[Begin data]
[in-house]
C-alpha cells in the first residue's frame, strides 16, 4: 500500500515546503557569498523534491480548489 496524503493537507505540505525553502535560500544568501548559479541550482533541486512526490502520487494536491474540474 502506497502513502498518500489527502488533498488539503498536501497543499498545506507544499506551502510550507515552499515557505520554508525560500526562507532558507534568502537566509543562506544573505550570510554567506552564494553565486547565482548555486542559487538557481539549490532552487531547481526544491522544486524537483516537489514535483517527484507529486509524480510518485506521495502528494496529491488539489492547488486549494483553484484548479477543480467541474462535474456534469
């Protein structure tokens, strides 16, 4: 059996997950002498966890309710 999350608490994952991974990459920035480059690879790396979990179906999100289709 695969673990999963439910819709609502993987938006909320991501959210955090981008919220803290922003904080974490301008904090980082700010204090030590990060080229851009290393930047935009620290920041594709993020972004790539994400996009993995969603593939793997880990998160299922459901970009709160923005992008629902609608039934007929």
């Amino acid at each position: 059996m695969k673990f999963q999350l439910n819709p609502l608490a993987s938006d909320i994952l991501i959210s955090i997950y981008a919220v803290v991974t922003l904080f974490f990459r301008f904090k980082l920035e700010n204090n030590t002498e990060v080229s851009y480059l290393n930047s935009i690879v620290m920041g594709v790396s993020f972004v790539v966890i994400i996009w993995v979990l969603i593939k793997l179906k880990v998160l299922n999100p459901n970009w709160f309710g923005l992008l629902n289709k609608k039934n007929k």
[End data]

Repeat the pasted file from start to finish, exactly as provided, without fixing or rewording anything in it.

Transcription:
[in-house]
C-alpha cells in the first residue's frame, strides 16, 4: 500500500515546503557569498523534491480548489 496524503493537507505540505525553502535560500544568501548559479541550482533541486512526490502520487494536491474540474 502506497502513502498518500489527502488533498488539503498536501497543499498545506507544499506551502510550507515552499515557505520554508525560500526562507532558507534568502537566509543562506544573505550570510554567506552564494553565486547565482548555486542559487538557481539549490532552487531547481526544491522544486524537483516537489514535483517527484507529486509524480510518485506521495502528494496529491488539489492547488486549494483553484484548479477543480467541474462535474456534469
């Protein structure tokens, strides 16, 4: 059996997950002498966890309710 999350608490994952991974990459920035480059690879790396979990179906999100289709 695969673990999963439910819709609502993987938006909320991501959210955090981008919220803290922003904080974490301008904090980082700010204090030590990060080229851009290393930047935009620290920041594709993020972004790539994400996009993995969603593939793997880990998160299922459901970009709160923005992008629902609608039934007929």
């Amino acid at each position: 059996m695969k673990f999963q999350l439910n819709p609502l608490a993987s938006d909320i994952l991501i959210s955090i997950y981008a919220v803290v991974t922003l904080f974490f990459r301008f904090k980082l920035e700010n204090n030590t002498e990060v080229s851009y480059l290393n930047s935009i690879v620290m920041g594709v790396s993020f972004v790539v966890i994400i996009w993995v979990l969603i593939k793997l179906k880990v998160l299922n999100p459901n970009w709160f309710g923005l992008l629902n289709k609608k039934n007929k």